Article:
It was a little over a week since my walk in Captain’s Wood, and a visit to see the bluebells at Staverton Thicks was becoming more urgent. This time it wasn’t difficult to find an opportunity to combine a walk with church touring: my cello had developed an annoying buzz and I would need to leave it in Woodbridge for half a day to be glued back together. I arranged to drop it off one morning when I had time to continue to the Thicks, only 15 minutes beyond Woodbridge.
While talking about what adventures should follow our latest one in search of ancient pollard oaks in north Suffolk, a friend of mine mentioned Staverton Thicks. I had a vague memory of having heard the name before but I didn’t really know where or what it was. Out came the Ordnance Survey map which revealed that we had driven straight past it, to the east of Rendlesham Forest, on our way to Orford Ness a couple of months before.
I looked up the Thicks on the internet, but there was little beyond the basics to be found. The most extensive account of it was a blog post which consisted mainly of photos, but neither the words nor the photos particularly captured my imagination, beyond making me think I would just have to go and see it for myself. I had been given strict instructions by my friend, Mark, not to go without him, although I didn’t realise at the time he had been there before. But, weekend after weekend passed with one or other of us unavailable or the weather uncooperative, until I reached a bright and mild Saturday early in December when I needed to get away from home and couldn’t wait any longer, so went alone.
This plan of a full-moon pilgrimage around the official start of winter fitted in well with another intention of mine: for the last few years I had been wanting, but somehow failing, to celebrate the winter solstice, which would fall on 22nd December this year.
Every year that I live in the countryside, the more connected to the seasons I feel, and the more natural and logical it seems to celebrate with the Earth: the solstices and equinoxes, the first day of spring (falling on the spring equinox, by the astronomical calendar), the first duck’s nest found in the garden, the arrival of the swallows and swifts, my first duckling sighting, the bluebell woods in bloom… There are hundreds of excuses for celebrations throughout the year. An additional excuse for celebrating this particular annual event is that it is my name day: Yalda means the ‘birth of the sun’, and is a Persian festival celebrated in Iran on the winter solstice.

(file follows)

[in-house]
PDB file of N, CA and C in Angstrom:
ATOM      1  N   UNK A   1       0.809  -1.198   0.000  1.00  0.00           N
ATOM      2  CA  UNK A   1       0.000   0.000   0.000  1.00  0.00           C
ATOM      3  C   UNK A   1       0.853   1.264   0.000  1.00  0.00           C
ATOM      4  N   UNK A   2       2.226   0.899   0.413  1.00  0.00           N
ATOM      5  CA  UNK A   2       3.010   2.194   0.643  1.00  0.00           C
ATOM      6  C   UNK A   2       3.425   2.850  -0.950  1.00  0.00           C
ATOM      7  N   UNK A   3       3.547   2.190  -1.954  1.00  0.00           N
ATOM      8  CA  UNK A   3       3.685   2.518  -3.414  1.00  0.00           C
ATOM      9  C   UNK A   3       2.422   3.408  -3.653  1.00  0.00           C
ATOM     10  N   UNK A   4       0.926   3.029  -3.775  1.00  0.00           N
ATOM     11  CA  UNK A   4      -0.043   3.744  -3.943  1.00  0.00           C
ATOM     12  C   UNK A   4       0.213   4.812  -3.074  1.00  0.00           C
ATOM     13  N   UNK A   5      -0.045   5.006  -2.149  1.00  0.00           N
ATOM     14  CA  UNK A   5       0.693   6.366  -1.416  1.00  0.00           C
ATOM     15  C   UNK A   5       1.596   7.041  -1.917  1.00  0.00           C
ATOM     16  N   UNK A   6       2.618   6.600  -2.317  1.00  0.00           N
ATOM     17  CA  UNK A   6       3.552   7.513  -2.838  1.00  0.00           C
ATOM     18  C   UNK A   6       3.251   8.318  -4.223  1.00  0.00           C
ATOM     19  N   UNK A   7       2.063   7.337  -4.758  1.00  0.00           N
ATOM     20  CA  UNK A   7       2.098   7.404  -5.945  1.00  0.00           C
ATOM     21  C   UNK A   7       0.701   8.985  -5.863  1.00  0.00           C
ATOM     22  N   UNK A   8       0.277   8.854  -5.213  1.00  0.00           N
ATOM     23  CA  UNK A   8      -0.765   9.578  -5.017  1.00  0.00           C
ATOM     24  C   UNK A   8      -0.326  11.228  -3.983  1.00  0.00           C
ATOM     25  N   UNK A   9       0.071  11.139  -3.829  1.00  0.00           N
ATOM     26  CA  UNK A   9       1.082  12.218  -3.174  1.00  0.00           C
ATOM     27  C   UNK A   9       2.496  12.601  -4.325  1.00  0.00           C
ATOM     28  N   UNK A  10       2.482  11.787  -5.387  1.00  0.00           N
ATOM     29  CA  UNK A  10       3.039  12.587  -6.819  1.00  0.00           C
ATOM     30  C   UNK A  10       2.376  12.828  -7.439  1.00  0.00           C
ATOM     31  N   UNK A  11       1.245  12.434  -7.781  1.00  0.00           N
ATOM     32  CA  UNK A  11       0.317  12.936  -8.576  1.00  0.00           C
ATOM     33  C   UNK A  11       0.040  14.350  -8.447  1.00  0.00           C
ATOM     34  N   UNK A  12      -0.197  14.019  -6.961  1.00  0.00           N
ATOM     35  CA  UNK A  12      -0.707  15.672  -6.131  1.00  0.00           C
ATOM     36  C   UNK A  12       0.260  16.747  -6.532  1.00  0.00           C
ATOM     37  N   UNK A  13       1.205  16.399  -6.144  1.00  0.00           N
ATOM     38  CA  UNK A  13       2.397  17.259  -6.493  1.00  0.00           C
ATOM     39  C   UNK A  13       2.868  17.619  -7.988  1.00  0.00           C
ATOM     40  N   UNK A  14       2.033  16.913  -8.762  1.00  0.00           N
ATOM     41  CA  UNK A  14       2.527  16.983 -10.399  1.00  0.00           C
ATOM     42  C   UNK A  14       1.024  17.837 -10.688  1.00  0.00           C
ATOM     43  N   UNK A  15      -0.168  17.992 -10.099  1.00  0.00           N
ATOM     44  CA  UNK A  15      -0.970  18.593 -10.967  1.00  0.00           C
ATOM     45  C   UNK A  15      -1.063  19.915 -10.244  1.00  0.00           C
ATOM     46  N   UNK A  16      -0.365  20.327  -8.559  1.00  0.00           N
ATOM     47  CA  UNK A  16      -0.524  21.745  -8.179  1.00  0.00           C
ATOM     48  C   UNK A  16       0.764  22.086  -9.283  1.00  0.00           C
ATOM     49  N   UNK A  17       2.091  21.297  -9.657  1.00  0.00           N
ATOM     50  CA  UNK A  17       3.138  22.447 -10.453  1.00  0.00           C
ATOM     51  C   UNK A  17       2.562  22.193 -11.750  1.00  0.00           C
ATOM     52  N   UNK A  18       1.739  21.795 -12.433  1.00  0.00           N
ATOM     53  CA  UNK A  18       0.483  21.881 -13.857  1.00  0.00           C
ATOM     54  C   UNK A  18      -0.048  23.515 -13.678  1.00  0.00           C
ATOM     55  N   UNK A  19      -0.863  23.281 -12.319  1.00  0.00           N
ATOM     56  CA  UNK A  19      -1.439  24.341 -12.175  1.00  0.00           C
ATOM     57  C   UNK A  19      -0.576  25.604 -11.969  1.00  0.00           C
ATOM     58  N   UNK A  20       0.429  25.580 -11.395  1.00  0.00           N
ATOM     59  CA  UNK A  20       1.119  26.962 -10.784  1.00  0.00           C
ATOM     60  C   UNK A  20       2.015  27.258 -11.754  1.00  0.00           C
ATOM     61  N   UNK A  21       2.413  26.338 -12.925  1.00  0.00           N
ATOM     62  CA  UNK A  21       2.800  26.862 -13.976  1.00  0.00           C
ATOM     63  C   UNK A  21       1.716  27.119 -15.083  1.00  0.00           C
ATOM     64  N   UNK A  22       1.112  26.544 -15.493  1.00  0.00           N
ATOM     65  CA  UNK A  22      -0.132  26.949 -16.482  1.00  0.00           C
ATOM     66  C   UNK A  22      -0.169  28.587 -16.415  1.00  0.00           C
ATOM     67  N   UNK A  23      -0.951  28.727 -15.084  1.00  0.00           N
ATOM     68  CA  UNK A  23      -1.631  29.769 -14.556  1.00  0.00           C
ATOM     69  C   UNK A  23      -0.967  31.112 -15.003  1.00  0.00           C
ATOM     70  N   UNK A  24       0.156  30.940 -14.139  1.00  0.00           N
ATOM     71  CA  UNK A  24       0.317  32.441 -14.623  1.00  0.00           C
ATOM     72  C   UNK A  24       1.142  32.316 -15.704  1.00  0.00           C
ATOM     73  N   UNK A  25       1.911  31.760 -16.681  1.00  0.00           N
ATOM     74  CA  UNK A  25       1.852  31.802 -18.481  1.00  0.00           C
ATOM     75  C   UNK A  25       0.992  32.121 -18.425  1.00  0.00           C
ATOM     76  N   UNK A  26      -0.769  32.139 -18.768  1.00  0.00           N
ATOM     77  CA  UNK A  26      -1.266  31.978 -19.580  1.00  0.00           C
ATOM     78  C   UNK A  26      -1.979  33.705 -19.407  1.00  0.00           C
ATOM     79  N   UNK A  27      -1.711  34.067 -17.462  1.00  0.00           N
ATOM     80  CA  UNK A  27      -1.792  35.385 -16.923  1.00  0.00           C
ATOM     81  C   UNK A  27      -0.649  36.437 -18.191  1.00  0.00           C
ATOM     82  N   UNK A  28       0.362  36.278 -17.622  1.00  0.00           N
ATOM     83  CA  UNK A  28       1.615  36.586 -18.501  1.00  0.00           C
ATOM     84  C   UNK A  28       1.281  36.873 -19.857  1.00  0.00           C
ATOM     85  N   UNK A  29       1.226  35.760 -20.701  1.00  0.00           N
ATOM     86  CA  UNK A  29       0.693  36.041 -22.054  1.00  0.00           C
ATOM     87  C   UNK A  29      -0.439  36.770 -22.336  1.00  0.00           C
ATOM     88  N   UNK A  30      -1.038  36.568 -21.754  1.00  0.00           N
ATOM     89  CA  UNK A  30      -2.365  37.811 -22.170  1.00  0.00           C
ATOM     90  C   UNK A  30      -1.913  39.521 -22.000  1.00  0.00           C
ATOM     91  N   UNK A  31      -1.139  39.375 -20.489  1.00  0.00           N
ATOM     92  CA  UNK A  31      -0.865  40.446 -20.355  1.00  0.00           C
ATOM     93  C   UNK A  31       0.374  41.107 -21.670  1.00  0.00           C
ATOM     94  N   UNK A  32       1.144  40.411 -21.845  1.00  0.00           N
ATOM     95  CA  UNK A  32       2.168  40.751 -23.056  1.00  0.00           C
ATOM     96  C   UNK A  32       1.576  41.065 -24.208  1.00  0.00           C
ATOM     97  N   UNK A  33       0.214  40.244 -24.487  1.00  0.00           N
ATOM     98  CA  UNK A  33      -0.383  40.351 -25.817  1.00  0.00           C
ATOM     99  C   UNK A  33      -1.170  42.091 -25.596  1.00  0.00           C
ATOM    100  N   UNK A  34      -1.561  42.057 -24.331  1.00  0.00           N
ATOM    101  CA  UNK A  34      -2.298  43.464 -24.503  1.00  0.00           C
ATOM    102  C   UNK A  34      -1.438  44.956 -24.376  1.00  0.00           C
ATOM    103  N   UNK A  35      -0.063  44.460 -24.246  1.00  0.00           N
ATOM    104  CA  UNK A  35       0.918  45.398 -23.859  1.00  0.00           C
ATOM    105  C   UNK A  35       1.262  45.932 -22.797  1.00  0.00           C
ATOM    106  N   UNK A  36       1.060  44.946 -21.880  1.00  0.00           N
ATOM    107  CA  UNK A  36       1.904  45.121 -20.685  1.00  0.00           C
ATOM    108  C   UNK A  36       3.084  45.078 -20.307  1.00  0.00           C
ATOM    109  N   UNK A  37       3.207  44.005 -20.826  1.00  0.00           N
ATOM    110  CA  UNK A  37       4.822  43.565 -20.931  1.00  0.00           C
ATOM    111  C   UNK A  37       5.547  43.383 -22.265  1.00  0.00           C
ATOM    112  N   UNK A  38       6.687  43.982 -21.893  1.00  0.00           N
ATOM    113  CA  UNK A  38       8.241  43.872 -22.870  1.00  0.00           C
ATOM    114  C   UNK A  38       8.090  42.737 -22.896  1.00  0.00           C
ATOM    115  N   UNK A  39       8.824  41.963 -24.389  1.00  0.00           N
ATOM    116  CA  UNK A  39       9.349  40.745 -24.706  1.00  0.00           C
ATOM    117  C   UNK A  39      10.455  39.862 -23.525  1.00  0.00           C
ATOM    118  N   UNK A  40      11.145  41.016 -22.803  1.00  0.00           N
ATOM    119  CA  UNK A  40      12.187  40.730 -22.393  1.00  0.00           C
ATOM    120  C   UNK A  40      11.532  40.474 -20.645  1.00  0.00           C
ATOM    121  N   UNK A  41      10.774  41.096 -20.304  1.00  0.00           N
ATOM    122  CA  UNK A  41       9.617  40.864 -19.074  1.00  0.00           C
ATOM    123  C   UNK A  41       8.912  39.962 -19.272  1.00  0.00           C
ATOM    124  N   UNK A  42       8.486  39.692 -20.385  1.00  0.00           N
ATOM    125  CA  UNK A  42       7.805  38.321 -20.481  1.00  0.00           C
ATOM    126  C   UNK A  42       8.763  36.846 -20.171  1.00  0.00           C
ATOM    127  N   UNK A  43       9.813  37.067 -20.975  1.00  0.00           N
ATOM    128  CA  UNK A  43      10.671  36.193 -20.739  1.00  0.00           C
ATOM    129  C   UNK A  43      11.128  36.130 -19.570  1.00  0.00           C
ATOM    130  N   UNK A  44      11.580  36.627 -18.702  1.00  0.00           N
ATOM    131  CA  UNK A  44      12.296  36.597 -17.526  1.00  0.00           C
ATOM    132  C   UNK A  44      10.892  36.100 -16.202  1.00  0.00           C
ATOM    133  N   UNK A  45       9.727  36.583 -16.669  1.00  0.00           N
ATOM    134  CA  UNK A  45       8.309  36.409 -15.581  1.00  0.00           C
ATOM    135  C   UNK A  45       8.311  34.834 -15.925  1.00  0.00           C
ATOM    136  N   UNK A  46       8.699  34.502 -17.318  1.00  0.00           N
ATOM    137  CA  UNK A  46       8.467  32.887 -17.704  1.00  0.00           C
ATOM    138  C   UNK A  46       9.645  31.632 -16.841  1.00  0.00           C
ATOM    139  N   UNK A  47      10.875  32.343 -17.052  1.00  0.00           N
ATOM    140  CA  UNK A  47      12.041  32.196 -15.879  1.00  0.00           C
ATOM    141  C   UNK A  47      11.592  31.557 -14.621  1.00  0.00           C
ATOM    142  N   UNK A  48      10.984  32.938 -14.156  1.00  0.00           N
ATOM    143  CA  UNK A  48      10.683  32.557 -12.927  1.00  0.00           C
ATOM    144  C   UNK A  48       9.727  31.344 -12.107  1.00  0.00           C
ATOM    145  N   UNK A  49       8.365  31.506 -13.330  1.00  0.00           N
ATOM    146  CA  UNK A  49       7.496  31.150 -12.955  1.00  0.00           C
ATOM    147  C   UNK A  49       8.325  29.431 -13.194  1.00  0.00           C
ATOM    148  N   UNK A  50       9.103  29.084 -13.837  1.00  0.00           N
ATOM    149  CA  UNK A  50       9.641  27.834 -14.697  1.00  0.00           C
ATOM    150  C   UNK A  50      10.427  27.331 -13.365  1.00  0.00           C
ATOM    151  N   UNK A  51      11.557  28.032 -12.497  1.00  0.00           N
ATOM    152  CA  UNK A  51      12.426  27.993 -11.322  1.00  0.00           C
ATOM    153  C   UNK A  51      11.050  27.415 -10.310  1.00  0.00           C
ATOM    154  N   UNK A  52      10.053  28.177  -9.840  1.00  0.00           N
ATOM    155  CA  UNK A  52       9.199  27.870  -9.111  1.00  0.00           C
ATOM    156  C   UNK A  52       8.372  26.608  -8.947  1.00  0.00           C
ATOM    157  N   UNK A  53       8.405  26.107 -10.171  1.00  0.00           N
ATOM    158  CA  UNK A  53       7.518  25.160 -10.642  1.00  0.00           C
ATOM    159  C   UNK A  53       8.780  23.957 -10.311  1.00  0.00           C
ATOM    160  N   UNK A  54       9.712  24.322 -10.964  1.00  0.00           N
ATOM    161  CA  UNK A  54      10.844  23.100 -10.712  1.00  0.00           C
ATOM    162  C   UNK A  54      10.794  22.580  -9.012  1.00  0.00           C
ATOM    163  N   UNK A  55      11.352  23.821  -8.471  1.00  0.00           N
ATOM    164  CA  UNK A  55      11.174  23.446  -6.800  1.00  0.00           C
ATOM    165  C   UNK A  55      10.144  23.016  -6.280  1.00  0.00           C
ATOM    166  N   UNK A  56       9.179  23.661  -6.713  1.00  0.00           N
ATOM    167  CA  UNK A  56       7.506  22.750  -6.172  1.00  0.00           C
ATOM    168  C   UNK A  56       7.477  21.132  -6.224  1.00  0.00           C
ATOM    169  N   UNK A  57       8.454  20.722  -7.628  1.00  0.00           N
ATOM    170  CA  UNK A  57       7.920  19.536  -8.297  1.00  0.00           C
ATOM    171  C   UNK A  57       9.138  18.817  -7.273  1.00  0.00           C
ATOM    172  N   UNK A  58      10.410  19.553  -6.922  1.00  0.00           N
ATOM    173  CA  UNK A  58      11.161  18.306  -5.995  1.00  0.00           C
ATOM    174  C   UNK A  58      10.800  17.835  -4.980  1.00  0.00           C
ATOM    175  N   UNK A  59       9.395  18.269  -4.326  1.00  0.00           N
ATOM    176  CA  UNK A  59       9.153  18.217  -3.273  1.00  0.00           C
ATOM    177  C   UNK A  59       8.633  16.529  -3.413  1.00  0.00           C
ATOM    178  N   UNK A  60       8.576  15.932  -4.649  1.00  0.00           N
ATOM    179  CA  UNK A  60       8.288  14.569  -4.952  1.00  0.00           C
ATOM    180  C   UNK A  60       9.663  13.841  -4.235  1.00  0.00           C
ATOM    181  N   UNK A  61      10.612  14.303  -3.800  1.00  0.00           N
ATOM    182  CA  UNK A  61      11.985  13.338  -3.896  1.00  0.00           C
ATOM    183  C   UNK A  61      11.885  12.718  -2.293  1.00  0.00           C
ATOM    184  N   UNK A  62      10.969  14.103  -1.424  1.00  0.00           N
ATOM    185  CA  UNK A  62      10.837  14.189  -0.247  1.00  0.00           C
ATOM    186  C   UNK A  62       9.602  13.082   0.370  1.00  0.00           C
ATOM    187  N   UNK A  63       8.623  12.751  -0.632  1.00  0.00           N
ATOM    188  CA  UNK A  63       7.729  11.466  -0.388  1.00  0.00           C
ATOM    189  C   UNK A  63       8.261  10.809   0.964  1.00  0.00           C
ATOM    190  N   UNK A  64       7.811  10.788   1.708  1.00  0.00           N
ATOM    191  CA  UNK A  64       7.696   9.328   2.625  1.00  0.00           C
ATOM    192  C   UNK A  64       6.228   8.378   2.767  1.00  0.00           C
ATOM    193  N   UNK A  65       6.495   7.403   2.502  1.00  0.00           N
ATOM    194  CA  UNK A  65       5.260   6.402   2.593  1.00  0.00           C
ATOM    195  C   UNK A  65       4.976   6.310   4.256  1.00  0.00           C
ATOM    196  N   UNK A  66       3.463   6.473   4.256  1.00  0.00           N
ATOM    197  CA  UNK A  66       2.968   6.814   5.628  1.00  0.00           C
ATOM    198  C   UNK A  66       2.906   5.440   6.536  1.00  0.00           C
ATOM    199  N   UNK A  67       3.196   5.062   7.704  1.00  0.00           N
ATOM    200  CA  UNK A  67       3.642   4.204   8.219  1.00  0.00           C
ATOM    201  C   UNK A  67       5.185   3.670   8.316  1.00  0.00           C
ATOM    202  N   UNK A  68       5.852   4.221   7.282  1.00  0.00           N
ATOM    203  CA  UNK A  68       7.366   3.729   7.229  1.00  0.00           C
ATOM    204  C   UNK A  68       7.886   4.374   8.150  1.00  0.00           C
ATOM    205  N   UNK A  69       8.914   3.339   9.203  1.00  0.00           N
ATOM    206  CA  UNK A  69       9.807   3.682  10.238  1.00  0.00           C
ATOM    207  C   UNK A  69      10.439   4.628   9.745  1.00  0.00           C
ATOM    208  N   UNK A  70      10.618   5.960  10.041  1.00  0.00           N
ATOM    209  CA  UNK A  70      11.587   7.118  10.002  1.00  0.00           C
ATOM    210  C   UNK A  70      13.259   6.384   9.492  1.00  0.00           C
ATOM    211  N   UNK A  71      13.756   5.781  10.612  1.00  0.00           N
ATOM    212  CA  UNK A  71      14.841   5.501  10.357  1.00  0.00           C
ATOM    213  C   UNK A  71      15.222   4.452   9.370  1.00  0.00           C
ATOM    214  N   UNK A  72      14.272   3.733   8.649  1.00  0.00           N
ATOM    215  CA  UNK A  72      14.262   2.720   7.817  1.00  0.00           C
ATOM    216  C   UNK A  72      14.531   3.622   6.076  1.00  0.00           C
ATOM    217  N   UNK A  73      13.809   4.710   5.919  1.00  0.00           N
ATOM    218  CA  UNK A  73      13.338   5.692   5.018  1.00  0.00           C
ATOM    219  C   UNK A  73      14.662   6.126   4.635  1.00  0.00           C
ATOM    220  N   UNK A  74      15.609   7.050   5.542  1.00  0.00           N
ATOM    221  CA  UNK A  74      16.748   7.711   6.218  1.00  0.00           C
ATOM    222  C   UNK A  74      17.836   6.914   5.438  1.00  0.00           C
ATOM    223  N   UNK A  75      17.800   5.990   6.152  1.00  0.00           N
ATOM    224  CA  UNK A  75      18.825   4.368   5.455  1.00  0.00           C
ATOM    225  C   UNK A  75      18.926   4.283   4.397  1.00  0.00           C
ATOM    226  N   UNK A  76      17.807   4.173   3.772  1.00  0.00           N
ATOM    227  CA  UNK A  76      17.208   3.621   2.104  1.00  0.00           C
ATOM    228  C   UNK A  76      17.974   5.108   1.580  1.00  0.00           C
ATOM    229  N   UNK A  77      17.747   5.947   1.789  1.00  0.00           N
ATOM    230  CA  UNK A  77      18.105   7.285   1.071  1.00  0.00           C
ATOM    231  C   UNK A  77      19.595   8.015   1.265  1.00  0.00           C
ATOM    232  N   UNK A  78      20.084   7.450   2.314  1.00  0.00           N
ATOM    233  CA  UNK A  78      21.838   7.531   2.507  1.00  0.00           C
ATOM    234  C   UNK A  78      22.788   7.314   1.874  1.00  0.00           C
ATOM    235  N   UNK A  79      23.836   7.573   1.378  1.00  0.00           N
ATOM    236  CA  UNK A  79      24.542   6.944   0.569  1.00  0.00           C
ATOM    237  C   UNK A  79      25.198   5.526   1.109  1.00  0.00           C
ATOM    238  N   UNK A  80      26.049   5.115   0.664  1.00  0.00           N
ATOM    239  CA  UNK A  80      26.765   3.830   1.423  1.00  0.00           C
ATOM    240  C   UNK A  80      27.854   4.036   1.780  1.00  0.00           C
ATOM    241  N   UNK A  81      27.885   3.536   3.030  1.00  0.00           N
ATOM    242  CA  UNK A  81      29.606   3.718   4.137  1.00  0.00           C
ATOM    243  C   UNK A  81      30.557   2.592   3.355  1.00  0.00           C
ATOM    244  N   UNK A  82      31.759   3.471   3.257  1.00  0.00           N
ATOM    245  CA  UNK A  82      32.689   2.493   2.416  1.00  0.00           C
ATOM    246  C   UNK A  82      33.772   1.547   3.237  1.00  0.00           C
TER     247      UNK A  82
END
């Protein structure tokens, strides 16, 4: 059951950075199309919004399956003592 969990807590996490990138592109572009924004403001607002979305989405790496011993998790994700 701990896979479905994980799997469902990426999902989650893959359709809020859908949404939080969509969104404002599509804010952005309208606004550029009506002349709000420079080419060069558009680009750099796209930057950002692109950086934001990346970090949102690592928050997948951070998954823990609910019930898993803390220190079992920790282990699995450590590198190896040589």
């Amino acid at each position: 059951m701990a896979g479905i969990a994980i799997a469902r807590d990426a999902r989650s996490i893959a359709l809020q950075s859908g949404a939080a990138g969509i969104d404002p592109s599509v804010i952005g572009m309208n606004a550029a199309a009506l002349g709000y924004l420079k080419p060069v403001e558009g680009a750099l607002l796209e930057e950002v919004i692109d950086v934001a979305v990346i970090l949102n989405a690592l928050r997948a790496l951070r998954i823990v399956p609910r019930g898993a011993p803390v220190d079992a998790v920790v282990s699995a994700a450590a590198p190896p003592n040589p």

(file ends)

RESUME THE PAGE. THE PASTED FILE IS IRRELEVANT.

My third visit to Staverton Thicks was in mid April, on the third anniversary of my father’s death. I wanted to go back to Staverton Thicks to see spring arriving, and I wanted to do something fitting to remember my father on this day. I would have liked to have taken him there. But I also like to imagine that perhaps he took me there as a small child and I do not remember it.
Despite the dreary forecast, by the time I reached the Thicks it had turned into a beautiful, warm spring morning. The oaks were just beginning to glow yellow-green at their tips and I was excited at the prospect of seeing them coming back to life – for their many-hundredth time, but my first.
During my literary meanderings, from Ronald Blythe to Hugh Farmar to George Peterken, I discovered several details about the Thicks that I hadn’t yet found out through visiting it myself. Aside from the fact ‘Staverton’ means ‘staked enclosure’ (Blythe, 2013), and that it contains or contained what was thought to be the tallest holly tree in the UK (at 22.5 metres in 1969), I read about Butley stream and possible marshes or wetland to the northeast of the Park, and Butley Priory approximately a mile to the southeast. Founded in the 12th century, the Priory was once the owner of the Thicks. Only ruins and the Priory Gatehouse remain, both marked on my Ordnance Survey map. Lastly, the cottage Hugh Farmar lived in, Shepherd’s Cottage, was not the one along the road to Butley I first took it for when I saw his photograph of it: there was another, almost identical, thatched stone cottage in the northeast corner of Staverton Park, a mile or so from any road.